Universally, friends and acquaintances tell me they are nervous to write me messages because they fear my judgement regarding their grammar.
I think it’s time to make a public announcement:
I don’t give a toss about your crummy grammar. I’m not judging you. We’re good.
I only correct grammar in one of two situations.
- If I am getting paid.
- If you are my boyfriend who is persistently critical of my semantics.
Being a professional word nerd, and knowing how to research subordinate clauses and commas working together in slippery situations does not mean I am constantly apoplectic when people in my little sphere don’t know the difference between there, their, and they’re.
Think of it this way: therapists aren’t constantly diagnosing their friends and neighbors. Attorneys do not take notes during private conversations for future litigious use. Physicians don’t perform minor surgeries casually. Bartenders do not pass out adult beverages at their parent-teacher conferences, much as that would be a general improvement.
SO, PLEASE DO NOT BE AFRAID TO WRITE TO ME. Chances are, I will not even notice any grammar issues in your missive. Promise. But if I do, you will never hear from me about it.
One of my favorite things about English is that it’s growing, evolving, and changing.
For example, one of my favorite style manuals, The Chicago Manual of Style, recently ruled that the word they is now acceptable as a singular pronoun.
This change is exciting to me because it reflects a change in the way we talk about gender. It’s exemplary of societal growth.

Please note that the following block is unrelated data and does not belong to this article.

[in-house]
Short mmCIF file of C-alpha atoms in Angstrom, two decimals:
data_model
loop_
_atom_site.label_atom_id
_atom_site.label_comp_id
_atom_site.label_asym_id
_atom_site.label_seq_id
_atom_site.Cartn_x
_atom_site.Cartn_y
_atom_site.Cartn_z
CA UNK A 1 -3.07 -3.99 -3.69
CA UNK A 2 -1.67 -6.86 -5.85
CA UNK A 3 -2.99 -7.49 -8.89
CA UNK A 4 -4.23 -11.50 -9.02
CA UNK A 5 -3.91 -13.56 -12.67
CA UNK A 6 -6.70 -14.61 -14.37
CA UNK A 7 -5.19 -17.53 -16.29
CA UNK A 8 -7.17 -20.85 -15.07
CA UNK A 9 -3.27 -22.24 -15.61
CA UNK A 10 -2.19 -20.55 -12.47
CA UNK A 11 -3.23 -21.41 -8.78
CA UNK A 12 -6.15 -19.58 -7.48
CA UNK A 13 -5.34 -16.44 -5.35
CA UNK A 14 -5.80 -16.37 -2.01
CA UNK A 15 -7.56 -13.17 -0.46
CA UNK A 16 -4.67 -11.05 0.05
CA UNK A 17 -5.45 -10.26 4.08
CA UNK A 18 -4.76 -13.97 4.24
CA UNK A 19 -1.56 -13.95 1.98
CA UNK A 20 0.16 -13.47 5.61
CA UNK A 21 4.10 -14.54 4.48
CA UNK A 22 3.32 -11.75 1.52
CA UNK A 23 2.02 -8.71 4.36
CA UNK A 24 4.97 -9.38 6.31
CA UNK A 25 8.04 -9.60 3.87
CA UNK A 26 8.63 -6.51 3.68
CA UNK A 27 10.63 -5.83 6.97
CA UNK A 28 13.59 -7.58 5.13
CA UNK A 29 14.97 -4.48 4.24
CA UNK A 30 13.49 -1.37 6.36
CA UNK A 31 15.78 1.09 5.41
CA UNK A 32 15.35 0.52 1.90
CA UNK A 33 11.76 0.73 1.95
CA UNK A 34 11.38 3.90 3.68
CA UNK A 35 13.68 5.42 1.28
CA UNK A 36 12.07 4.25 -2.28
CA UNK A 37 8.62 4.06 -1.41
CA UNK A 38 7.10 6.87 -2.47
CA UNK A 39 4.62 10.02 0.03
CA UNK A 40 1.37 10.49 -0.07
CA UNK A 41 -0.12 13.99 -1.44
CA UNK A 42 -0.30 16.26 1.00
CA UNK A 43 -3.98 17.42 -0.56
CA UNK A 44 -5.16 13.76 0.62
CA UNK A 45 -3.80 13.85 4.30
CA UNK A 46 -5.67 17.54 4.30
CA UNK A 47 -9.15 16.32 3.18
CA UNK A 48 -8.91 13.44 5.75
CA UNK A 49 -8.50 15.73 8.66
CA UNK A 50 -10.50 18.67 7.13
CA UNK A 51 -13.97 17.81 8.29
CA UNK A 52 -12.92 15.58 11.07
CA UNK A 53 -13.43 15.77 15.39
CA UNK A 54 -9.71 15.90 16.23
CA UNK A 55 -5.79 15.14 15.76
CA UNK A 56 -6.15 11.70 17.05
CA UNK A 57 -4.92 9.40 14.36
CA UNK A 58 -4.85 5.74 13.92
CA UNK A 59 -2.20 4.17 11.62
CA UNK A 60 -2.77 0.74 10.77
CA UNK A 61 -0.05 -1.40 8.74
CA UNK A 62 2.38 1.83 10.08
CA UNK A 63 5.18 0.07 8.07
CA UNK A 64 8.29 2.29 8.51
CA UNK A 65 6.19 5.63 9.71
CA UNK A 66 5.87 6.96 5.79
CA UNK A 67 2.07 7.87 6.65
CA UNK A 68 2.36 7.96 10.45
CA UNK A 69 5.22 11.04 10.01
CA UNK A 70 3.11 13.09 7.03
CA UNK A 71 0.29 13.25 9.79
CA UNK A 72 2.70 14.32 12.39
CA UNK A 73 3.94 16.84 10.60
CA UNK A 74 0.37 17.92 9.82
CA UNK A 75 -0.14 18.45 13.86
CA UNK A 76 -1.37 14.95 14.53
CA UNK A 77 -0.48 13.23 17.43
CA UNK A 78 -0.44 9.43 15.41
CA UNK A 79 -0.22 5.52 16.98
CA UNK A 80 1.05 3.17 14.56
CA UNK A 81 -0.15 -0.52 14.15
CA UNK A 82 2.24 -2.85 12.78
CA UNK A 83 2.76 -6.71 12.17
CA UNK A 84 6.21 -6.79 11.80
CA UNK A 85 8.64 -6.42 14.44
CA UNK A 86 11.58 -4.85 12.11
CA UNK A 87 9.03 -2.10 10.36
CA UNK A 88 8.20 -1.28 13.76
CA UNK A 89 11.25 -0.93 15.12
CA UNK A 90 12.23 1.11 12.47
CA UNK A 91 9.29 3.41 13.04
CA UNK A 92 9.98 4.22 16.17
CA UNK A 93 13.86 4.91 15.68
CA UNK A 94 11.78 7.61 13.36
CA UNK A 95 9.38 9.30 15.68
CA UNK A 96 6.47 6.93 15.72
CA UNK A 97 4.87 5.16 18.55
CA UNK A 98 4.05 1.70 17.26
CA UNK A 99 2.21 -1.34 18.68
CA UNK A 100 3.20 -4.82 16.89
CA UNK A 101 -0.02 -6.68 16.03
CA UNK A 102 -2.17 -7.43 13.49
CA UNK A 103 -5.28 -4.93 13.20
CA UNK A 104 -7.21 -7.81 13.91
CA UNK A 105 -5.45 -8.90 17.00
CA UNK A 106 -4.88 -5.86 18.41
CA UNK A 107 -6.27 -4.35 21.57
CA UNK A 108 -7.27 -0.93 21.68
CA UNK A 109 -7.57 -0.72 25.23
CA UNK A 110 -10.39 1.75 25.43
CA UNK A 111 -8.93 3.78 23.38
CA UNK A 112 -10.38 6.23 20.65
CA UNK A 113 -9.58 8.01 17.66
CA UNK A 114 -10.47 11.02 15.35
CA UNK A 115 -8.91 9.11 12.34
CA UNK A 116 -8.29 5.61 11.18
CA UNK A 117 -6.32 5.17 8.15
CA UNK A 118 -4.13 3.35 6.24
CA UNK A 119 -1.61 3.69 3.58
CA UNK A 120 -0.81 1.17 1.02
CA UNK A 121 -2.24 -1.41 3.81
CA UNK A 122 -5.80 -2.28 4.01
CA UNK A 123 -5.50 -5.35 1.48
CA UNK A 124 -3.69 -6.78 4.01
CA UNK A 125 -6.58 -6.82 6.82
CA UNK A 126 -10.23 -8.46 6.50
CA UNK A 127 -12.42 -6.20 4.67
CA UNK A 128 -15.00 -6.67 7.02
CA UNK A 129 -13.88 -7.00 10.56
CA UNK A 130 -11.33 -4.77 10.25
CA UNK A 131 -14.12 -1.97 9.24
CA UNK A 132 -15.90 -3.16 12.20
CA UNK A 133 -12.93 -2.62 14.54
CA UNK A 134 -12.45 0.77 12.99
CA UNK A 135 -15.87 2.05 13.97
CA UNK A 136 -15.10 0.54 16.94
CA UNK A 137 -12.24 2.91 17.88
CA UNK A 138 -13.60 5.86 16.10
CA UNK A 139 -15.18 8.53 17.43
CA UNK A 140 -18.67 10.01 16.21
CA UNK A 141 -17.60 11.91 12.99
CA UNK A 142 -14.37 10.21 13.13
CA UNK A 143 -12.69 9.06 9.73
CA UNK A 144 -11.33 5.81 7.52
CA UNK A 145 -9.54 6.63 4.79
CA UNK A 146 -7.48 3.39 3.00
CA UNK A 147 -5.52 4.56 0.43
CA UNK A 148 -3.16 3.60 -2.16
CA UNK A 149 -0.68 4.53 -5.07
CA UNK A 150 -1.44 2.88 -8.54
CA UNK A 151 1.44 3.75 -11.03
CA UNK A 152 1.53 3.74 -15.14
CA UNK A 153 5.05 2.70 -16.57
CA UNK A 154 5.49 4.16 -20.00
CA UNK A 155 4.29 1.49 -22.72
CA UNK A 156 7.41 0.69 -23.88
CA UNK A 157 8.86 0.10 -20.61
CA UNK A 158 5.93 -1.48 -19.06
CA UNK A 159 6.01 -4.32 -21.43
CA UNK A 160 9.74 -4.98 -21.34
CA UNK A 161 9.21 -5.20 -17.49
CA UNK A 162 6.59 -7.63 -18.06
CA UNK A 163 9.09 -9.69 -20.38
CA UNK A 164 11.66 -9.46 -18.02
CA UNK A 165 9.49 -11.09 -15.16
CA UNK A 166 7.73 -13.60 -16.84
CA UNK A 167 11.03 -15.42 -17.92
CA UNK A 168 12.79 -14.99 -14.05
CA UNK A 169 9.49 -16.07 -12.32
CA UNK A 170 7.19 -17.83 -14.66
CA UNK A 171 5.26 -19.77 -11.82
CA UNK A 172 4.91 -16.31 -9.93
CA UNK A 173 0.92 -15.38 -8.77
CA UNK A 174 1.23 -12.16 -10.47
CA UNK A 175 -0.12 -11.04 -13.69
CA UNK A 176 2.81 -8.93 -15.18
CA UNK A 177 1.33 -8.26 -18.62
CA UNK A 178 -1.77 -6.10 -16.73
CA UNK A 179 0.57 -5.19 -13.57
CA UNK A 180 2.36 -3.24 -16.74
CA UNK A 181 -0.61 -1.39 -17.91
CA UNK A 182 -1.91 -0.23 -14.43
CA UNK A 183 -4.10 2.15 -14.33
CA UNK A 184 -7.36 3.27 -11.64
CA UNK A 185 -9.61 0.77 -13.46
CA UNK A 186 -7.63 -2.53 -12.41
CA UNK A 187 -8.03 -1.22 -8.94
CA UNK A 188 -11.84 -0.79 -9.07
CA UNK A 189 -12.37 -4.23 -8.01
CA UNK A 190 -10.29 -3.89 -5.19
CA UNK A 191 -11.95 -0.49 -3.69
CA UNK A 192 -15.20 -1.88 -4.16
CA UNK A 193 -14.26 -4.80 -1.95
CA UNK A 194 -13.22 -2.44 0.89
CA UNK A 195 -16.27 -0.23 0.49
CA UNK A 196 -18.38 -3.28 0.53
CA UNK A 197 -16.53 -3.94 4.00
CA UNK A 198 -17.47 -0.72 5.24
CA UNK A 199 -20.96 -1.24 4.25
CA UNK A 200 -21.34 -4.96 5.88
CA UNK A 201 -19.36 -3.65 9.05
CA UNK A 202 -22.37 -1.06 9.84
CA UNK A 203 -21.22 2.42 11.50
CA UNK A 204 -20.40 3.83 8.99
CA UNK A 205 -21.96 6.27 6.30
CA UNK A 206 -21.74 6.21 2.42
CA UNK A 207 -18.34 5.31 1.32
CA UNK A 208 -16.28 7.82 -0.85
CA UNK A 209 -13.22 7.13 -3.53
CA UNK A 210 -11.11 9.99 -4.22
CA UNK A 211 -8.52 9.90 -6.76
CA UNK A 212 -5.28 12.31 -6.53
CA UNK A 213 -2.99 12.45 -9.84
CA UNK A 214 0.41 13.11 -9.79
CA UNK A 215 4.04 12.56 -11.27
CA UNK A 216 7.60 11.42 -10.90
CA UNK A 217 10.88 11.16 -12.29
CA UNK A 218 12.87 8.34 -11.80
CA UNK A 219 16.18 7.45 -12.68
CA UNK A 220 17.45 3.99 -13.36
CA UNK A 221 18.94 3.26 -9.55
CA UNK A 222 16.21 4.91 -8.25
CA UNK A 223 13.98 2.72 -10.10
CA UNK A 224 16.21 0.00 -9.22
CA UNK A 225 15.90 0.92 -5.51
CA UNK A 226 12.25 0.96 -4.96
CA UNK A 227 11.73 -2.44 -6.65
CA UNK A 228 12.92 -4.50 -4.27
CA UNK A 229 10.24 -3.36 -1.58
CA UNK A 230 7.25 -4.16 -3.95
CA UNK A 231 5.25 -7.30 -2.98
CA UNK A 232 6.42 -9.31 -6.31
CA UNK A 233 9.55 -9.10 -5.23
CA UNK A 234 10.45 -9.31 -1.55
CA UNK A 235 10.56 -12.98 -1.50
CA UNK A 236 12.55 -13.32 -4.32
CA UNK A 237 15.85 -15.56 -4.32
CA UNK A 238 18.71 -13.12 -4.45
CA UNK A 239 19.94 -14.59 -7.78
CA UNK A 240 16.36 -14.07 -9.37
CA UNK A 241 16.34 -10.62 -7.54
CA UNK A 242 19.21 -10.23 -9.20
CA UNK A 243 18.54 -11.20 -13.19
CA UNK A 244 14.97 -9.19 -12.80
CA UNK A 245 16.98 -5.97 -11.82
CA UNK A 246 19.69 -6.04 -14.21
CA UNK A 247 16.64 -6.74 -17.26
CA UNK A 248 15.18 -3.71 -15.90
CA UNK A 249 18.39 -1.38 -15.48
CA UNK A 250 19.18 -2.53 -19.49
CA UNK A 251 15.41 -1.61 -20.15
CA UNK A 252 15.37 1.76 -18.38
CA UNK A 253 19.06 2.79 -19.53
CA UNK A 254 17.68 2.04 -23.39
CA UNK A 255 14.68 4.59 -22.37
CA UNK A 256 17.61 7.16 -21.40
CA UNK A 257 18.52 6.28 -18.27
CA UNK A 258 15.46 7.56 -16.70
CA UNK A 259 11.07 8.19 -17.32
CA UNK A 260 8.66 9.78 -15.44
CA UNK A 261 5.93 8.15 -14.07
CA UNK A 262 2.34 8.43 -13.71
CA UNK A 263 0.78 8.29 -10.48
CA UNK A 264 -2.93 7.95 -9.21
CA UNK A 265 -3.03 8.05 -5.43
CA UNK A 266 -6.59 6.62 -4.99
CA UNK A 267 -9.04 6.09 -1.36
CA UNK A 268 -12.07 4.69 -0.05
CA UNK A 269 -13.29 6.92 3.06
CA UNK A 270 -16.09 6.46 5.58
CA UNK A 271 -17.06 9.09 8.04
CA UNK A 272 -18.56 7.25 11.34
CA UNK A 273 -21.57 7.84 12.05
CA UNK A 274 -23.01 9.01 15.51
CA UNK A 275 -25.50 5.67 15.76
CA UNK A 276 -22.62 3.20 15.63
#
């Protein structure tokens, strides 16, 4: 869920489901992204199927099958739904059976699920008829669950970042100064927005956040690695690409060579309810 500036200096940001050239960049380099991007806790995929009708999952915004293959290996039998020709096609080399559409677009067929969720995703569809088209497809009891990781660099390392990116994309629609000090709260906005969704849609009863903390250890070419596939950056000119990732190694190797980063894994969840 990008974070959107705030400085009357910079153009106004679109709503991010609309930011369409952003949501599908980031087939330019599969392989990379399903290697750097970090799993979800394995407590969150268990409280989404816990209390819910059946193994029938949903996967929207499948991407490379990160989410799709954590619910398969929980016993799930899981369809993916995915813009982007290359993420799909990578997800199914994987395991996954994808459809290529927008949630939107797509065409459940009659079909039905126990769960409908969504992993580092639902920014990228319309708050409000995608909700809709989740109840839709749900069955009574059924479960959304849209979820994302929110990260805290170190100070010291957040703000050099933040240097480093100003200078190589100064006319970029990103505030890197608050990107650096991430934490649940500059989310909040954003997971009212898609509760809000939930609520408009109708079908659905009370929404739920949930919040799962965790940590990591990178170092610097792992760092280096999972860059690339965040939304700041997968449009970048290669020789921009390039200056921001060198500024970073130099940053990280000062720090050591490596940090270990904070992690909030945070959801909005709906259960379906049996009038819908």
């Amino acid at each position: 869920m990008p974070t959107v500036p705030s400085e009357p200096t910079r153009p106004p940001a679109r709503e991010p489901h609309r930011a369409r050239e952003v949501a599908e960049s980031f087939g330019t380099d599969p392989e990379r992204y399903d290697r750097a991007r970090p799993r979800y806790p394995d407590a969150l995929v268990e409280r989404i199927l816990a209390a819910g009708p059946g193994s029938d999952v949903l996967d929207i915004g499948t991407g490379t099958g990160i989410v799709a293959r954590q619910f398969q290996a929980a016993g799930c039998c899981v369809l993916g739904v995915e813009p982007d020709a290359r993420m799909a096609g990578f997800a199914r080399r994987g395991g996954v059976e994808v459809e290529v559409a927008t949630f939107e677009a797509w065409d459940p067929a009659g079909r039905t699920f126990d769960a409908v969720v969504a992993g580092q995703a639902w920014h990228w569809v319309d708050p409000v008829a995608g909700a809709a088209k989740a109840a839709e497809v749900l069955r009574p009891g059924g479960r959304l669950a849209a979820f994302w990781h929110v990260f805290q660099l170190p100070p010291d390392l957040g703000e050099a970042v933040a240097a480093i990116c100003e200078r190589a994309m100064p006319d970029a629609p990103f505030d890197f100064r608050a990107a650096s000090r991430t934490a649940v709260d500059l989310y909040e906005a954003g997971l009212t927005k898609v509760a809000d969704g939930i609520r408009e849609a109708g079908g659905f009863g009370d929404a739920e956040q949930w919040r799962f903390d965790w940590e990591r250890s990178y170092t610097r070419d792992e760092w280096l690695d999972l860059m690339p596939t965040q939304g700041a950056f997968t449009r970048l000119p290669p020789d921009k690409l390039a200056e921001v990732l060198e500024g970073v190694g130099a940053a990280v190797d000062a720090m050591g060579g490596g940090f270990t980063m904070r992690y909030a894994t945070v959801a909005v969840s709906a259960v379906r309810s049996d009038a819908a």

In my opinion, digging in one’s heels on such things–especially when the changes serve a higher social purpose–amounts to bigotry.
I am not sure why people feel so much shame over making grammar mistakes. I do it.
Everyone does. I misuse words. Sometimes intentionally, but sometimes I feel like a real dweeb about it.
Just like you, there are words I persistently misspell. I often confuse the words liturgy and litigious (I looked it up when I used it above!). I learn new things about grammar, style, and usage almost every day.
And just like you, I think it is obnoxious at best when people act like the grammar police.
I feel passionate about being an attentive student of language and grammar. I love to learn about words and sentences and lesser used punctuation marks.
But I don’t expect the same from you, I am not silently correcting your grammar.
And if the other word nerds you know are? They’re dicks. Stop hanging out with them.